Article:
FEEDING THE FUTURE: Chef Emeril Lagasse helps raise funds for all-girls academy

The Girls Leadership Academy of Wilmington (GLOW) welcomed Chef Emeril Lagasse to Wilmington in an effort to raise funds for North Carolina’s first all-girls charter school set to open in August 2016. Chef Lagasse, who lent his skills, talents and more to three culinary events, also covered the cost of his staff, travel and food he prepared. Between three separate events $264,000 was raised to benefit GLOW.

About two hours after landing in ILM on Thursday, Jan. 28, Lagasse found himself at the first leg of his Wilmington tour: a private dinner ($10,000 per person) with about two-dozen diners in attendance. Chef Lagasse prepared the multi-course meal and then breakfast for 225 people at Live Oak Bank on Friday, Jan. 29, before concluding his work at a luncheon held later that day at the Country Club of Landfall.

“[The dinner was] to kick-start some cash, which is always important when launching a project like this, and it was amazing to see how much support was gathered from the community, as well as the breakfast that I just came from . . . and now the lunch,” Lagasse said in a press conference before guests arrived.

The luncheon was originally scheduled to be held down the road at Pembroke’s on Military Cutoff, but demand for tickets called for more space. The country club saw 280 guests, who dined on a menu curated by Chef Lagasse, had a chance to bid on silent and live auction items, and heard the famed chef speak on the importance of programs like GLOW.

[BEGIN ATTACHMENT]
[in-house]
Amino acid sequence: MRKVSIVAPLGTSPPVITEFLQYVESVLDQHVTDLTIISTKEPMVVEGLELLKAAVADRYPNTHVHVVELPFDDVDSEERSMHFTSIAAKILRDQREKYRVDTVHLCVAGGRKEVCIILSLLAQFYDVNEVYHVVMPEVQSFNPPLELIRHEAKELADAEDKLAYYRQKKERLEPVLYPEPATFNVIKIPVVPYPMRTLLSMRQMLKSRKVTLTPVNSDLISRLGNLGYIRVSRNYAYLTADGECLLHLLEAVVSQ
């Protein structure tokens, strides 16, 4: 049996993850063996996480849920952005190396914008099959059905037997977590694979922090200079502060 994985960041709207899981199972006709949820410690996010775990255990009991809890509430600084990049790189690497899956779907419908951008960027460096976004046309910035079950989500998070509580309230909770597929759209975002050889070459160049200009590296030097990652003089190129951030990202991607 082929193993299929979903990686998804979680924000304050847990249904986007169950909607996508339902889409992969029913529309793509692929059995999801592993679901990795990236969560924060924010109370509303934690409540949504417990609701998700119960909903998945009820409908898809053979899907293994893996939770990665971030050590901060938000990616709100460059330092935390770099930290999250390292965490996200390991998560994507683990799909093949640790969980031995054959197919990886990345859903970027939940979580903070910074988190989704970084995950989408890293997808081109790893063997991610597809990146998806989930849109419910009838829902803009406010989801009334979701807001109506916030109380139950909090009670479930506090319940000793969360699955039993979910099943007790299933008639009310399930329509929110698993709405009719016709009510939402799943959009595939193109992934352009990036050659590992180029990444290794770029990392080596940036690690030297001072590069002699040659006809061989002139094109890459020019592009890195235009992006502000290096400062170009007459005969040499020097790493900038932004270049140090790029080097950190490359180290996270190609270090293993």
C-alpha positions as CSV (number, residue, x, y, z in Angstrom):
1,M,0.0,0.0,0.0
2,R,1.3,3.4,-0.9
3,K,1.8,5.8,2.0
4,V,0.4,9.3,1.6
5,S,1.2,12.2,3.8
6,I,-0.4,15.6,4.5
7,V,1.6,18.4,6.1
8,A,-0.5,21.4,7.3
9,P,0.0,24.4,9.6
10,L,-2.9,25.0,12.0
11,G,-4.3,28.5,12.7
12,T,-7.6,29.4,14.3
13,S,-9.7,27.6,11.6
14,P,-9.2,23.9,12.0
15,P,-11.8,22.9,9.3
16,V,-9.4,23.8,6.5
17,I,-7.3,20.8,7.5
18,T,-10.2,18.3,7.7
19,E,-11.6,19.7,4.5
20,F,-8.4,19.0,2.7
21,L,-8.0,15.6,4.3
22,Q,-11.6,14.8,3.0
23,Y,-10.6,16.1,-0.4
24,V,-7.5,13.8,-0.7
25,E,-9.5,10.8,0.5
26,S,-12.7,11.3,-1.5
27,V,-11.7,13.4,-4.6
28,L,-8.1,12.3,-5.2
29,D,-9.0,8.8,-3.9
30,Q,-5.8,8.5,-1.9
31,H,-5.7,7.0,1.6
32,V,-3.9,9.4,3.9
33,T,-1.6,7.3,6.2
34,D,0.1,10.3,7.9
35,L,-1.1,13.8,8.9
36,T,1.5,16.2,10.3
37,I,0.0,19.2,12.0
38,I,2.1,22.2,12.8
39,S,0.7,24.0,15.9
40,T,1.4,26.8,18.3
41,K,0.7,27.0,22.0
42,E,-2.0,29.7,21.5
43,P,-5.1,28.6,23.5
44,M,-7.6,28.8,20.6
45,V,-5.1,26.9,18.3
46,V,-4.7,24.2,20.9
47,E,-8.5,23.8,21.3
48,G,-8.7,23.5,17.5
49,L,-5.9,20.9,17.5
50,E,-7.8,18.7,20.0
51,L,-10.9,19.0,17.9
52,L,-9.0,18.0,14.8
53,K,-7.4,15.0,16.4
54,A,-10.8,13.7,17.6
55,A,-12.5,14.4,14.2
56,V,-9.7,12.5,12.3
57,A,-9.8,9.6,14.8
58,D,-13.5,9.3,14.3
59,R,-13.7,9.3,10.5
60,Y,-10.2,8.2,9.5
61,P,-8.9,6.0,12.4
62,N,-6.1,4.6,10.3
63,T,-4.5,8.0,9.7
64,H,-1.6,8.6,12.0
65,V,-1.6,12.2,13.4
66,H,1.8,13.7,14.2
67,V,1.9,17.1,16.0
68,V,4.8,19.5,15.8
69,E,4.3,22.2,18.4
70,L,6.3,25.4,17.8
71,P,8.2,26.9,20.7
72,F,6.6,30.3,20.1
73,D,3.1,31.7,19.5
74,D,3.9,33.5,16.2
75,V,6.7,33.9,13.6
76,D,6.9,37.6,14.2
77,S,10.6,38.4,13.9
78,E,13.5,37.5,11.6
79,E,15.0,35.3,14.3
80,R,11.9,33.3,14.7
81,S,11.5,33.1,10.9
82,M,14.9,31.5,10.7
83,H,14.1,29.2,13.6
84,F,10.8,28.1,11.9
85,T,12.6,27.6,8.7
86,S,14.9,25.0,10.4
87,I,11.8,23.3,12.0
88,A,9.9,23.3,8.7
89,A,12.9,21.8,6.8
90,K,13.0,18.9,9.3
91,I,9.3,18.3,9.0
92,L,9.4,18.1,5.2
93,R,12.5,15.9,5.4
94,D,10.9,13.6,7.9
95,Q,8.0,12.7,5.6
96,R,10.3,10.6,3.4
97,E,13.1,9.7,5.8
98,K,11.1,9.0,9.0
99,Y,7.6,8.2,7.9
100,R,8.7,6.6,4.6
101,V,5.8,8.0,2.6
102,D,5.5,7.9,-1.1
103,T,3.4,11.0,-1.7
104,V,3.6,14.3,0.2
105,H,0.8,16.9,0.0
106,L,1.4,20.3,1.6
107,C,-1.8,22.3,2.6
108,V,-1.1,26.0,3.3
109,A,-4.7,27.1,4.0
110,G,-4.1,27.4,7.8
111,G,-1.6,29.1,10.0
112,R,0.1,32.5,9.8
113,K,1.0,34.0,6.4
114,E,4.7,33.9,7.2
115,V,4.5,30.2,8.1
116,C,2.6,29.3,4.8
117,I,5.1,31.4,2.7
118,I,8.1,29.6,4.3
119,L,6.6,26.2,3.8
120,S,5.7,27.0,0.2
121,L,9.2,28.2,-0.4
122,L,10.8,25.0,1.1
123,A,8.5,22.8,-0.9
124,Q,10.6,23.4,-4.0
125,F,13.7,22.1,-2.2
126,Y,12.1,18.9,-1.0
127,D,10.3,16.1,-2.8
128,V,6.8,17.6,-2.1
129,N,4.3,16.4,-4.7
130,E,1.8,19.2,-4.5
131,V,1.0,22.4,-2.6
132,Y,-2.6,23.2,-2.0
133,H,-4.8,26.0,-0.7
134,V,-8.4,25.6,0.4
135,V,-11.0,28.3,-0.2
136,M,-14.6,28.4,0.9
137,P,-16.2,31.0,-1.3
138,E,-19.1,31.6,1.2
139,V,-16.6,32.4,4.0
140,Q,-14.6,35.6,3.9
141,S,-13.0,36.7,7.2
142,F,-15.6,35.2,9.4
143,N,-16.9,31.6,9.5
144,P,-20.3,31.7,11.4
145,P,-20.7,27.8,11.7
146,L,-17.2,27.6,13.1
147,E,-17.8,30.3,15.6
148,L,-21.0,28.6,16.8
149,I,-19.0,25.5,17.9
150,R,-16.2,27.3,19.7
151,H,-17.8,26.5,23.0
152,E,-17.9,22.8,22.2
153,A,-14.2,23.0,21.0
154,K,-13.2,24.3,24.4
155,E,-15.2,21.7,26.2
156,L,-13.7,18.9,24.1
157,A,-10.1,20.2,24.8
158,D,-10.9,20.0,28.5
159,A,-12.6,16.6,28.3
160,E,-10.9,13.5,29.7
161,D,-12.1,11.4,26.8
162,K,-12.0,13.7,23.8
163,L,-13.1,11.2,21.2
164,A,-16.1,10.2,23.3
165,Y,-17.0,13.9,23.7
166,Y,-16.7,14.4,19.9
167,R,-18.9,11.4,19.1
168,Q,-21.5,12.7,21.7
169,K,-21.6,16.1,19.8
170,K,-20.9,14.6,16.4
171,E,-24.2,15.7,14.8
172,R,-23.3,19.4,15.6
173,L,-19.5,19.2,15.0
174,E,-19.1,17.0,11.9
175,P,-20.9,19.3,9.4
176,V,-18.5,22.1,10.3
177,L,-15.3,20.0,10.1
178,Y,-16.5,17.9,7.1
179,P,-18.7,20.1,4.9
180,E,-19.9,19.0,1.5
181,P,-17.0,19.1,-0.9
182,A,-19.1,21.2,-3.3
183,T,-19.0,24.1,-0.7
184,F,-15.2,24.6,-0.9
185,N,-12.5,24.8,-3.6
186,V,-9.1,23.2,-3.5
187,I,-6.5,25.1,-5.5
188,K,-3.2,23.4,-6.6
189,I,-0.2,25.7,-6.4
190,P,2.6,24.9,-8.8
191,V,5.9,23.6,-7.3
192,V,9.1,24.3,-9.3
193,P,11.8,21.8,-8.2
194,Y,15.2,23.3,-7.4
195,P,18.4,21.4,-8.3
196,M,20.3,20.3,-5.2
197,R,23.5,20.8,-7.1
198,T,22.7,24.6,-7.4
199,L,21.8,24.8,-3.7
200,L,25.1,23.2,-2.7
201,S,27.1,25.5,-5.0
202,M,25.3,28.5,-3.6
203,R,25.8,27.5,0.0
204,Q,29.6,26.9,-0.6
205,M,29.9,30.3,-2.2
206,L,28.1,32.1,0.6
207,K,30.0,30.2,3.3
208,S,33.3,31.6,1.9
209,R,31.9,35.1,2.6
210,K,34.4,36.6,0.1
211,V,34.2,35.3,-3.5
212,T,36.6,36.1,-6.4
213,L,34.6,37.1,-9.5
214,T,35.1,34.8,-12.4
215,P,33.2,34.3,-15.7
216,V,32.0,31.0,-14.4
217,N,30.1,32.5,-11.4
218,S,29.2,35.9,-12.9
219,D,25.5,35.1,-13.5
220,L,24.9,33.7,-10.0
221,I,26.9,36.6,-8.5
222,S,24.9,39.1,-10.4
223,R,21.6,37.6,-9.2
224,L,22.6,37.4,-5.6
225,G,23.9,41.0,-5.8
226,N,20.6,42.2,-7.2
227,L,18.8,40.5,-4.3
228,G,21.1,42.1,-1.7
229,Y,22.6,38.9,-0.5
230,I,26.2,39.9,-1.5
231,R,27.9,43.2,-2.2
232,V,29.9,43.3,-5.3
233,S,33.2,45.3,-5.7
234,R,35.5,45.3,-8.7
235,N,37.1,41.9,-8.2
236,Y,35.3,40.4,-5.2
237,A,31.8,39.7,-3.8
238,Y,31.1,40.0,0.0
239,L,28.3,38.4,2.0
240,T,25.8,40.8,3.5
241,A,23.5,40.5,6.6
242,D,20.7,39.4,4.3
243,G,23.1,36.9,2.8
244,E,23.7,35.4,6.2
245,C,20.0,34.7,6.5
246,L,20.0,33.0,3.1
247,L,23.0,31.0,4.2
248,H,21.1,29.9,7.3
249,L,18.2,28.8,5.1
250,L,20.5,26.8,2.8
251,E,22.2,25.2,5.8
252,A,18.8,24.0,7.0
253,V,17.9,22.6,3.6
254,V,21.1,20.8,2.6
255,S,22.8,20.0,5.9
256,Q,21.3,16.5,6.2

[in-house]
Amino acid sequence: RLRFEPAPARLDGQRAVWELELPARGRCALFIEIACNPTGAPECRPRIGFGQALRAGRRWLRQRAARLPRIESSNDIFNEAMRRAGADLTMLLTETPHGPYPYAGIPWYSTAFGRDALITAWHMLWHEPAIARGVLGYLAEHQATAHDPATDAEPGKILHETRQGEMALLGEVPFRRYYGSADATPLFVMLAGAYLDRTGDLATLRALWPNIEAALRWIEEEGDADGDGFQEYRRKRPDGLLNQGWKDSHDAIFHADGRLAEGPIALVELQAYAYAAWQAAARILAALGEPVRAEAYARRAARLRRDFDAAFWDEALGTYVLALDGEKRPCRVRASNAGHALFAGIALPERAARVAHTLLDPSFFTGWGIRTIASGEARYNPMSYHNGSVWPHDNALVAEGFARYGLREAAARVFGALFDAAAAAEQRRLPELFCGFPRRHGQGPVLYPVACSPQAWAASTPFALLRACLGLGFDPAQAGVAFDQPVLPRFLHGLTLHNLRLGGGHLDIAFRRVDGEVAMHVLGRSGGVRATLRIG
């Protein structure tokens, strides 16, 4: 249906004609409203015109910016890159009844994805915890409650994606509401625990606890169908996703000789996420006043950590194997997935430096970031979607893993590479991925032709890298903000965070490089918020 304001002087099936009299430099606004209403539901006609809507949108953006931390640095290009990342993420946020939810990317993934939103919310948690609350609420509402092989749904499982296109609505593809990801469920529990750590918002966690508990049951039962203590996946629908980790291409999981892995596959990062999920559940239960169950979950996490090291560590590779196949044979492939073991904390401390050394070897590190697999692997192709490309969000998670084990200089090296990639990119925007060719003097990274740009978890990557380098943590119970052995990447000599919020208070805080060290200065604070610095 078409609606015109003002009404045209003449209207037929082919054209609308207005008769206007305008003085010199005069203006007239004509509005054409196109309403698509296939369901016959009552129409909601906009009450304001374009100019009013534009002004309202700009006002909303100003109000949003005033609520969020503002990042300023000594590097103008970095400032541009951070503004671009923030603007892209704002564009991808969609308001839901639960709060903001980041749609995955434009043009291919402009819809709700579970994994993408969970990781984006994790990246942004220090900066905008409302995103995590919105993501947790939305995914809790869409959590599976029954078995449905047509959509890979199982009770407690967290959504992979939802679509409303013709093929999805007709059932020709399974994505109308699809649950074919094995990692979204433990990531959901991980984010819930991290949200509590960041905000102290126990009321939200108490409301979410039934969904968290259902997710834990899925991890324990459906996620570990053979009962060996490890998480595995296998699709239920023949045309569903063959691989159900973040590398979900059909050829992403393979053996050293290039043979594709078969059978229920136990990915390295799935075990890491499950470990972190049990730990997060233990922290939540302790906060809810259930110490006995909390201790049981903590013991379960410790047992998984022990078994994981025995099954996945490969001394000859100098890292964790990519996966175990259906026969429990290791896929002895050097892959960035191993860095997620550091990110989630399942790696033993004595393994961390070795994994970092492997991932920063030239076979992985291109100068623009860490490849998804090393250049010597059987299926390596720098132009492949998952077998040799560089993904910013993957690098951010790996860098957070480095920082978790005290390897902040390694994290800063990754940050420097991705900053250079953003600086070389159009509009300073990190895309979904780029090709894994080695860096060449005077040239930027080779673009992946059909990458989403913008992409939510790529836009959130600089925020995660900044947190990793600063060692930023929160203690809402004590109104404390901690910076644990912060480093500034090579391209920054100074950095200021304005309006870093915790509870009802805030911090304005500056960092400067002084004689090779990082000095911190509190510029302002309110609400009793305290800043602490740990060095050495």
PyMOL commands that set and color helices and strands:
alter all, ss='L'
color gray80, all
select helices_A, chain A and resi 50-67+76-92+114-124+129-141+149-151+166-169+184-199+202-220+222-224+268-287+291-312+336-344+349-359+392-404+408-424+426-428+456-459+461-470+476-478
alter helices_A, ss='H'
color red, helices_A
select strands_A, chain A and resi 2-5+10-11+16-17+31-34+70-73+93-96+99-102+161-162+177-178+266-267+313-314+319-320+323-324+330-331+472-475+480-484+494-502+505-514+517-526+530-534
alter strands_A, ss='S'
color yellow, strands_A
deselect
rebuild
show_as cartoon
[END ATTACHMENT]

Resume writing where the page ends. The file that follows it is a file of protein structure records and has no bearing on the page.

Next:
Lagasse prepared a special menu, locally sourced where possible and recipes inspired by his book, “Essential Emeril”—of which guests were given a copy of as a parting gift. The luncheon began with salad of local watercress, arugula and radishes, followed by slow-roasted wild salmon (farm-raised is not an option for this chef) alongside pureed cauliflower and roasted Brussels sprouts. The bookend of the meal was a peanut butter chocolate (and more chocolate) confection.

“When people ask me what my favorite food is, my answer’s ‘I’m very inspired by the soil,’” Lagasse shared about his construction of the menu.

Lagasse’s connection to ILM and GLOW starts with Judy Girard, former president of the Food Network and current chair of the GLOW board of directors. Lagasse credited his friend for once “straightening out” the network he was already a part of, but also expanding its reach. “We had a lot of fun and we made a lot of people happy cooking and teaching them about wine, shopping and eating,” he continued.

While Lagasse now has a home on the Cooking Channel and pops by other shows like “Top Chef,” he has another passion beyond the kitchen. In 2002 he started the Emeril Lagasse Foundation alongside his wife Alden. In 14 years the foundation has granted more than $6 million to children’s charities and projects focused on nutrition, culinary and arts programs. Various programs include outdoor classrooms, gardens, fresh foods cafeterias, and teaching kitchens throughout various across its homebase of New Orleans, the Gulf Coast, as well as Las Vegas and Orlando.